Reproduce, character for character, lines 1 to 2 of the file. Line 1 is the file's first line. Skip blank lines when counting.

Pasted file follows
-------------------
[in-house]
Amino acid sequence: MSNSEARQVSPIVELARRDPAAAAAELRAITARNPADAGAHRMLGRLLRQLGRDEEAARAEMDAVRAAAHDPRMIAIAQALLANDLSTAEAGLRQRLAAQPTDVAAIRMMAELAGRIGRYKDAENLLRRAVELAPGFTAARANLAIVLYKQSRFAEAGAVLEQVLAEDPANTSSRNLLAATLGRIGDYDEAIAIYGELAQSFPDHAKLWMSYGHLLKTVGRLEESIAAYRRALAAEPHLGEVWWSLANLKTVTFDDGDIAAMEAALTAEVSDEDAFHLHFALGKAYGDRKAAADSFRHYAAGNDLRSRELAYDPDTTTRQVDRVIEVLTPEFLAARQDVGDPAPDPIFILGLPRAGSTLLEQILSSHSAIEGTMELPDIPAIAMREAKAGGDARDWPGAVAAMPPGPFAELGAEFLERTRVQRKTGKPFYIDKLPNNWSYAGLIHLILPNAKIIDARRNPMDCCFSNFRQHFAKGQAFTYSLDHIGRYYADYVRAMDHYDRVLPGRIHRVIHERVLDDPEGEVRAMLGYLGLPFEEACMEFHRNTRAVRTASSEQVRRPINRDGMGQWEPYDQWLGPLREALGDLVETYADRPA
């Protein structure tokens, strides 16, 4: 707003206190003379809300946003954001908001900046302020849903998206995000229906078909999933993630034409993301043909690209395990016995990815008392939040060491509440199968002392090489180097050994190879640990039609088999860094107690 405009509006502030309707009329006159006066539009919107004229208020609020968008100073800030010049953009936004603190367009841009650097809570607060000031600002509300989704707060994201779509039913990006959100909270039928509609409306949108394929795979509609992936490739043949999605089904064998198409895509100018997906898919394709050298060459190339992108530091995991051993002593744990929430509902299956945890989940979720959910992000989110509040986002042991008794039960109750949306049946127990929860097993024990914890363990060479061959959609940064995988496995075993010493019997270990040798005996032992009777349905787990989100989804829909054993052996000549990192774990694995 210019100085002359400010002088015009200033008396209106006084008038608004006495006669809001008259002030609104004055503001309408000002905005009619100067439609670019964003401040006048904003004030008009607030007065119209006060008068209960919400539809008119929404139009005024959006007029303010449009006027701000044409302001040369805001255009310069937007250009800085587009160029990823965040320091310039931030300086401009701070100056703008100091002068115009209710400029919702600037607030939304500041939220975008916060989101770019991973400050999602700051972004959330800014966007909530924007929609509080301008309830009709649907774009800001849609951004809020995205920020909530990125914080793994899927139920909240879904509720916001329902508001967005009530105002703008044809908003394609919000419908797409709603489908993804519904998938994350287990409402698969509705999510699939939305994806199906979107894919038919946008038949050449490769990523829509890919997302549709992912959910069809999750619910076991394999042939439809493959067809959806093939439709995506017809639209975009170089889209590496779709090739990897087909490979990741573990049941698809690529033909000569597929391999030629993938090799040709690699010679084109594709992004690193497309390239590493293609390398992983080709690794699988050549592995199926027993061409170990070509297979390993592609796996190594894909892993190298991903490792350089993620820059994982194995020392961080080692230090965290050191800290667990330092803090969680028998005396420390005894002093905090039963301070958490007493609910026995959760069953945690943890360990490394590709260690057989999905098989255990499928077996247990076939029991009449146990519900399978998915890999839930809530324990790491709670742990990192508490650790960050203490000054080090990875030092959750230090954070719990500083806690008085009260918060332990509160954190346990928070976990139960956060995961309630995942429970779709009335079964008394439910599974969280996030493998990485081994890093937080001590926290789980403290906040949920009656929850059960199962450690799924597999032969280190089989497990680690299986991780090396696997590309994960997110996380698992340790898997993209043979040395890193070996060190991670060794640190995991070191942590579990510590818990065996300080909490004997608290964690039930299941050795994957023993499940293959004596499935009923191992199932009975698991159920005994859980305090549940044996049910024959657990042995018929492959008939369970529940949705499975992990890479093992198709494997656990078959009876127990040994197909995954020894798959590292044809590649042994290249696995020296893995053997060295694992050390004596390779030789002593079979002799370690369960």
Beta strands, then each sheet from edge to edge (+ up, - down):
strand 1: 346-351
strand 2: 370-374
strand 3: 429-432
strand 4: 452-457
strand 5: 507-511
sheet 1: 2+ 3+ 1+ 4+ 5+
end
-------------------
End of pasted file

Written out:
[in-house]
Amino acid sequence: MSNSEARQVSPIVELARRDPAAAAAELRAITARNPADAGAHRMLGRLLRQLGRDEEAARAEMDAVRAAAHDPRMIAIAQALLANDLSTAEAGLRQRLAAQPTDVAAIRMMAELAGRIGRYKDAENLLRRAVELAPGFTAARANLAIVLYKQSRFAEAGAVLEQVLAEDPANTSSRNLLAATLGRIGDYDEAIAIYGELAQSFPDHAKLWMSYGHLLKTVGRLEESIAAYRRALAAEPHLGEVWWSLANLKTVTFDDGDIAAMEAALTAEVSDEDAFHLHFALGKAYGDRKAAADSFRHYAAGNDLRSRELAYDPDTTTRQVDRVIEVLTPEFLAARQDVGDPAPDPIFILGLPRAGSTLLEQILSSHSAIEGTMELPDIPAIAMREAKAGGDARDWPGAVAAMPPGPFAELGAEFLERTRVQRKTGKPFYIDKLPNNWSYAGLIHLILPNAKIIDARRNPMDCCFSNFRQHFAKGQAFTYSLDHIGRYYADYVRAMDHYDRVLPGRIHRVIHERVLDDPEGEVRAMLGYLGLPFEEACMEFHRNTRAVRTASSEQVRRPINRDGMGQWEPYDQWLGPLREALGDLVETYADRPA